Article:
Once we launched our last runner on the last and final segment of the event, we all cram ourselves back into our van and scoot down to the finish line area. Now we are truly combating with all 1000+ vans, plus local traffic (the town of Hampton must of hated us!). Fortunately we had rented a house within a half mile or so from the finish line and could park our van at the house and walk over. The temptation to jump into a shower before doing so was huge, but if we did we would have missed our finishing runner. The bummer of being the last runner is that he had to run about 3/4 of a mile on the beach to the actual finish line – I’m not sure that I would have had the juice in my legs to do that through the sand! But here he trudged, running in his socks, shoes in hand, gamely claiming a "road kill" at the finish line, and we all joined in with him to cross the finish line together with the announcer calling out the name of our team. It was great to be done. Now, where’s the food and where’s the beer!!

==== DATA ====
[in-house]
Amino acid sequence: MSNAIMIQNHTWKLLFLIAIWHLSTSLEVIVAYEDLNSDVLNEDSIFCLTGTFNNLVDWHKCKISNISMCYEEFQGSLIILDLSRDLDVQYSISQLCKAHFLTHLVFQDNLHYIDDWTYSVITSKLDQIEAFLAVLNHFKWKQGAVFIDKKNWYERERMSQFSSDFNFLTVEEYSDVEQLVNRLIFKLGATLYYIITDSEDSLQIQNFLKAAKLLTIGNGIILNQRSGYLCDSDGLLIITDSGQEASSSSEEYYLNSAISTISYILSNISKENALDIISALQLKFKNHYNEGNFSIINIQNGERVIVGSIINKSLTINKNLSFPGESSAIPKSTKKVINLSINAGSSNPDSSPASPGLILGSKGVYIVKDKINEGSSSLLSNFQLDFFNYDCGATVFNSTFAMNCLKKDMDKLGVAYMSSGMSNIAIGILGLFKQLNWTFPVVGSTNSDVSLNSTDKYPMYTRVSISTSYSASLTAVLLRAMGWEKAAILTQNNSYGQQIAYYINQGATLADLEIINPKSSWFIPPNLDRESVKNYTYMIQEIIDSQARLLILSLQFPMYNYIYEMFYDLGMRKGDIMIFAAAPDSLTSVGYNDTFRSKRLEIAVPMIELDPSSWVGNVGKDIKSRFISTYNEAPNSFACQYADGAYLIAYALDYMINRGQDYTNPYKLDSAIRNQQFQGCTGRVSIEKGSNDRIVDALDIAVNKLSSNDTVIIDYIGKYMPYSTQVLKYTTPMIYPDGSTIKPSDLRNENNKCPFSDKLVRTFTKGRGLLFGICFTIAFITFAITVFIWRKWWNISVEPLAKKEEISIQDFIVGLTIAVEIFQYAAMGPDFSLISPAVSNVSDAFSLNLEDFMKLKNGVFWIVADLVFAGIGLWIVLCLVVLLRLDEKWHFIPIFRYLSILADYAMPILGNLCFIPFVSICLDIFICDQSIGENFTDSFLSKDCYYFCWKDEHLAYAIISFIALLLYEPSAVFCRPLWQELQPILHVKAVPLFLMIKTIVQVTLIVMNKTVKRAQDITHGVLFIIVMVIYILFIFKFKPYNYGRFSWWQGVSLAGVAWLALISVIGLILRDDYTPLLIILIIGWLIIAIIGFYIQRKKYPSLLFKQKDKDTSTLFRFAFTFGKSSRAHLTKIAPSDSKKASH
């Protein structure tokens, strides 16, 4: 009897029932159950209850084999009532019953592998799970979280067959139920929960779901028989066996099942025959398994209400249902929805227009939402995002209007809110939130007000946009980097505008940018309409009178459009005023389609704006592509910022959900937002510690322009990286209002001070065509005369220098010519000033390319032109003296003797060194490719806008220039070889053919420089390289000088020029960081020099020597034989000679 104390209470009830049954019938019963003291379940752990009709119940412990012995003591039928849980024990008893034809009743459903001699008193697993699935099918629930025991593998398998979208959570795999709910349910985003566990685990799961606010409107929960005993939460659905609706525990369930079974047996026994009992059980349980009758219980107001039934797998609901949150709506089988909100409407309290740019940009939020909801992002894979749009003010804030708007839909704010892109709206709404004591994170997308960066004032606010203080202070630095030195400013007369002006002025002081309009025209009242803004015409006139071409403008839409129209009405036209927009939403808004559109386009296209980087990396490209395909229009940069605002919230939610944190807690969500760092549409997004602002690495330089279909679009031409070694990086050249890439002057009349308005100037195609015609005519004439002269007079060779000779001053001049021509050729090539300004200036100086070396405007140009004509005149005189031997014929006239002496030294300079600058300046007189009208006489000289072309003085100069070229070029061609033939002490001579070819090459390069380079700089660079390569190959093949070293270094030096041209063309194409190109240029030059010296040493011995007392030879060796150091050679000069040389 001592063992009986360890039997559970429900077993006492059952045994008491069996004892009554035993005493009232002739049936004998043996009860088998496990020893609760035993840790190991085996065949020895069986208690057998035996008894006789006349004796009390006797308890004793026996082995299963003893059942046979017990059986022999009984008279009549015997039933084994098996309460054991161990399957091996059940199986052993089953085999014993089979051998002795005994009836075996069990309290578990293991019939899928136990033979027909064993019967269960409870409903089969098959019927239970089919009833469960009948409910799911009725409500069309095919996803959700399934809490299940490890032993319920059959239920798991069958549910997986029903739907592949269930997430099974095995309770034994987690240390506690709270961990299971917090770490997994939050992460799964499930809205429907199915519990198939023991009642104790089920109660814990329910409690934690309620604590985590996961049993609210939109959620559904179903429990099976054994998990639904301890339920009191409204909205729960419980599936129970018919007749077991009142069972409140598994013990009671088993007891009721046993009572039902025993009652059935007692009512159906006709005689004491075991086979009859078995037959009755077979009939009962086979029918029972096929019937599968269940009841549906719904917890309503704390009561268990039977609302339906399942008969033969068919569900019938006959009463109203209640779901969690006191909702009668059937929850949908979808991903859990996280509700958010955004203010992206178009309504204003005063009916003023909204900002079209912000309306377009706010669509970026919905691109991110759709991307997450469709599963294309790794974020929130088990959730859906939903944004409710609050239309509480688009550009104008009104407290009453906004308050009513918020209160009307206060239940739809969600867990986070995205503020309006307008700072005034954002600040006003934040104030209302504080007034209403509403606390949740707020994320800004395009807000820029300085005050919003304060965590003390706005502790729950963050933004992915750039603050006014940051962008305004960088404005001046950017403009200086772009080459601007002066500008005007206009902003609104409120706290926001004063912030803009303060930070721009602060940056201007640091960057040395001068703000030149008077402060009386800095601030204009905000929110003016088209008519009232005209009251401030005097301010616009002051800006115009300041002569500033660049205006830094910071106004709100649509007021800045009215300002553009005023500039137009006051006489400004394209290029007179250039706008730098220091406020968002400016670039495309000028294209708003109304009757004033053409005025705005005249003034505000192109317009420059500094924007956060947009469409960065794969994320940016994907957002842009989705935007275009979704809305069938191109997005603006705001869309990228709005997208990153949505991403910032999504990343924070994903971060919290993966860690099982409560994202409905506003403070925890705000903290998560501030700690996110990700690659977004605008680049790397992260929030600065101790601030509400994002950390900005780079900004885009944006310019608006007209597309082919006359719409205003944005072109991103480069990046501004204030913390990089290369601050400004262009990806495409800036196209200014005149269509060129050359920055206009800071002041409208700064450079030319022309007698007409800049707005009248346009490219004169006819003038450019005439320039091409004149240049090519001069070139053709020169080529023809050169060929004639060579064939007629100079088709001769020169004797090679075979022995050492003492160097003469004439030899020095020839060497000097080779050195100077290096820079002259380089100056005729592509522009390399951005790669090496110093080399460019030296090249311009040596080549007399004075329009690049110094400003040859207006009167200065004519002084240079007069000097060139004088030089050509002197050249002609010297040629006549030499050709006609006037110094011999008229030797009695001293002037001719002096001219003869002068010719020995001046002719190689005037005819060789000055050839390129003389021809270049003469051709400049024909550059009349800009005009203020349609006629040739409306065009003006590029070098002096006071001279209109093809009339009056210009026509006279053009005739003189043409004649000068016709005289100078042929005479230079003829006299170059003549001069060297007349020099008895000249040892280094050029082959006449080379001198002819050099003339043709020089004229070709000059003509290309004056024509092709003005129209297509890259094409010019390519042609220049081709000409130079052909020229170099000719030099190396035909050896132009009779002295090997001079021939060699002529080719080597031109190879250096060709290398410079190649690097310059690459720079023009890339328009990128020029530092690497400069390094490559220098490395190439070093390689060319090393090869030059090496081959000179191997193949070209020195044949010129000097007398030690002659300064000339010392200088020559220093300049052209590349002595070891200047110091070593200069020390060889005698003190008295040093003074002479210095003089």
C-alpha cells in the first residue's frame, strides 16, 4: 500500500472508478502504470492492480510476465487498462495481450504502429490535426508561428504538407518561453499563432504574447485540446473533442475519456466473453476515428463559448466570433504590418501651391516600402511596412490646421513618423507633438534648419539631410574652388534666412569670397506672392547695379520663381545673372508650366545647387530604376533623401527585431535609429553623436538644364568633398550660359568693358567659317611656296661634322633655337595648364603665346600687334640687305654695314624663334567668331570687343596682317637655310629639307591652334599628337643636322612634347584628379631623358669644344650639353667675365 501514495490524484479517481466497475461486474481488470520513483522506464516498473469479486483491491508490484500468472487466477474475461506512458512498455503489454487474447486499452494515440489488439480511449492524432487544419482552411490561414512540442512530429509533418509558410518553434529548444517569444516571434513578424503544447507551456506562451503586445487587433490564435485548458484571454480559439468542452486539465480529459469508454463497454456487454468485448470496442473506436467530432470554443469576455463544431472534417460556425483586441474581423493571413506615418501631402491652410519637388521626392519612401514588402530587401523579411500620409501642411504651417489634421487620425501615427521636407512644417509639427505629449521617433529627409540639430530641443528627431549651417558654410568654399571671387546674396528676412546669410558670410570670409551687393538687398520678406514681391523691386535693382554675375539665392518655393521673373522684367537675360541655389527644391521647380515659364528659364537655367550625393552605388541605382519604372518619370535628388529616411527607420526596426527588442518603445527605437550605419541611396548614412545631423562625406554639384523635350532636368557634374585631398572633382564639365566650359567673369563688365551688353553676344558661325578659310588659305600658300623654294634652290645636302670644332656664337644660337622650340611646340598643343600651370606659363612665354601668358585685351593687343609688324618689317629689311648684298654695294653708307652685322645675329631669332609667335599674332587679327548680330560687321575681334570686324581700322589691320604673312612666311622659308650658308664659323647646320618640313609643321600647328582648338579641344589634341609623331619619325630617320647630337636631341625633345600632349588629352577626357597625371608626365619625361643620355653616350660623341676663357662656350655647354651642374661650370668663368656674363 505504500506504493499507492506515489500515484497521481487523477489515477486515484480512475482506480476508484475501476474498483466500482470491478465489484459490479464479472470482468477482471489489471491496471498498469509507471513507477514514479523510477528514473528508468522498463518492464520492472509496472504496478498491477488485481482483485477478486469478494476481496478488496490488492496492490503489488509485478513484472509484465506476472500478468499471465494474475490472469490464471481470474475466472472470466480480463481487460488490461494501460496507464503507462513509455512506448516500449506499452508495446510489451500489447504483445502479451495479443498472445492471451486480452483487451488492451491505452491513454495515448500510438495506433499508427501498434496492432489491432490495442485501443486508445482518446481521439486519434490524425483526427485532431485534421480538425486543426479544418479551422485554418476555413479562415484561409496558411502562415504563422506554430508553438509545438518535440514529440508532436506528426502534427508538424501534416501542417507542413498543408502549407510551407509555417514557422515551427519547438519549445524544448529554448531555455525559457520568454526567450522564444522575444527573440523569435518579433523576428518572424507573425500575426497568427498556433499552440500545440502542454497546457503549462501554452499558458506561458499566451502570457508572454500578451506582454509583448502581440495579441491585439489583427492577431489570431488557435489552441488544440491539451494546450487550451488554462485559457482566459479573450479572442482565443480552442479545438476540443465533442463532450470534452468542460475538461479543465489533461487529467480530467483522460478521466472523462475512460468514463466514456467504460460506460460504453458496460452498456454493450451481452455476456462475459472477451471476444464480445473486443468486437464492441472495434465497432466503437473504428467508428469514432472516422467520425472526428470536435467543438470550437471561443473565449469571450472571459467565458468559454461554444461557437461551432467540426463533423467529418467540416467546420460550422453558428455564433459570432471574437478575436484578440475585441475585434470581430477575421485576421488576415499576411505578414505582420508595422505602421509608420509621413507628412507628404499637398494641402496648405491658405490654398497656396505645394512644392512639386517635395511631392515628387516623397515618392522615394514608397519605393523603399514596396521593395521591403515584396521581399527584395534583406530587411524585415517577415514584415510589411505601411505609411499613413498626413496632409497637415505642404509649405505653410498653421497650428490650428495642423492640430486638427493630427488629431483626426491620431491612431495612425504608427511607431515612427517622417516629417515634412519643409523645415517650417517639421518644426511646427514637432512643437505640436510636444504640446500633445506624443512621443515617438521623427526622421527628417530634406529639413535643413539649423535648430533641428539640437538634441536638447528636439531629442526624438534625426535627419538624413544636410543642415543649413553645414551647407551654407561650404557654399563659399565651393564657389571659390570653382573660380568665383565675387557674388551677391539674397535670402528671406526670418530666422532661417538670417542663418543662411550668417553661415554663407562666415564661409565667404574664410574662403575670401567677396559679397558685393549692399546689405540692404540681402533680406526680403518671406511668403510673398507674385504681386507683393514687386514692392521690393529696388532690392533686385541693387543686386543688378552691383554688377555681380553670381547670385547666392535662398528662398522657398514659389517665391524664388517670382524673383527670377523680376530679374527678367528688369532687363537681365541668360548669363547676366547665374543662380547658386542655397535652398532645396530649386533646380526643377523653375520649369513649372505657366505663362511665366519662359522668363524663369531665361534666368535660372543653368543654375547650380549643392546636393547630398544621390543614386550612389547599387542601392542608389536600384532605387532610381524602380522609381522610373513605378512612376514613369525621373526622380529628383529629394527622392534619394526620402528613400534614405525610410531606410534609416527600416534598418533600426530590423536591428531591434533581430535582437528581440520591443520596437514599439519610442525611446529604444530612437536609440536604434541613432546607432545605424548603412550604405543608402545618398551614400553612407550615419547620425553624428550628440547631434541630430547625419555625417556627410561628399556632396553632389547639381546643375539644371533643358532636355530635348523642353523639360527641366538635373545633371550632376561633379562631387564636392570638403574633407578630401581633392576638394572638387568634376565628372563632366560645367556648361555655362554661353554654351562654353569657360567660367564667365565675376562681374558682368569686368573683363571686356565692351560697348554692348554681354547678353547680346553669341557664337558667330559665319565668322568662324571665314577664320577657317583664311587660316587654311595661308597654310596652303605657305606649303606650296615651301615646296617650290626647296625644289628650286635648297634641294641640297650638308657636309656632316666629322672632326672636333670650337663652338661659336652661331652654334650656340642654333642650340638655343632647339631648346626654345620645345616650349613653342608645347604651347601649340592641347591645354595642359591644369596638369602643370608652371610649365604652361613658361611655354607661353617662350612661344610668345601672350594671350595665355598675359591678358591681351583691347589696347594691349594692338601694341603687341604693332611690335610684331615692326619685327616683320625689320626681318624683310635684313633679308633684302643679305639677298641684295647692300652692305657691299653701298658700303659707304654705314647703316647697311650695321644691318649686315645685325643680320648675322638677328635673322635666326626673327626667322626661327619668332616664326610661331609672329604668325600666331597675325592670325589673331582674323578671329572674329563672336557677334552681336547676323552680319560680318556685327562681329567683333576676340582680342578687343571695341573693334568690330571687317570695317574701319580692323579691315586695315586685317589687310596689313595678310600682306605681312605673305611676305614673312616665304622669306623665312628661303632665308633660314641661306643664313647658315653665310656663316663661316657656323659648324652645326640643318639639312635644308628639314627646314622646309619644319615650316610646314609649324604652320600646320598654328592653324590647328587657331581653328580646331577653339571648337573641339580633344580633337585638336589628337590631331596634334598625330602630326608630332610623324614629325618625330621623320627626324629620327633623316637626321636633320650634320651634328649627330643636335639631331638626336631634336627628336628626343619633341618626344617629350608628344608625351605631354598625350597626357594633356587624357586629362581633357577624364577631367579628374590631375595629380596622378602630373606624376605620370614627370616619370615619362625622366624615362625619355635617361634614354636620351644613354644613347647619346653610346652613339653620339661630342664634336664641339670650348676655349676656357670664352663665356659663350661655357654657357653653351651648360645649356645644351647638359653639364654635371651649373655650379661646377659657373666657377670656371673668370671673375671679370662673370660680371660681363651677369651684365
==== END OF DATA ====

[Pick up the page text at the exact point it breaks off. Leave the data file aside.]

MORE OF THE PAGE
We weren't able to capture a "crossing the finish line" picture, but we did get a group pic at the end. That's the beer and food tent behind us - lets go already!


540 teams signed up to run, 530 started, 522 finished. The fastest team finished in 20hr 24min (an incredible 5:54 pace), the slowest finished in 37hr 30min.  We finished in 28hr 43min (an 8:18 pace), 133rd place overall.

From an event organizational perspective, I was impressed. The race organizers had to coordinate an entire 207 mile route and all that it entailed; through towns and villages, arranging transfer points, traffic and police, signage (i.e. runners: go this way.. Vans: go this other way..), do whatever they can to avoid totally annoying the entire population of  New Hampshire, organizing volunteers (especially tough on those needed to work the midnight hours), and so on. I suspect that it was a tremendous undertaking. I totally appreciate their work and efforts - thank you.

It was truly a different experience for me, so different than running an individual event – fun at so many different levels, hard at others, as well as being challenging. I was running with a team of whom I only knew one person and fortunately we all got along great and helped each other. I’d like to do it again and if I have that opportunity I’ll have a better training routine and a better race-day strategy to manage my legs.  Hooraah

Next up, Honeymoon Island Half Marathon November 8 !


Thursday, September 4, 2014

Back to the Newtons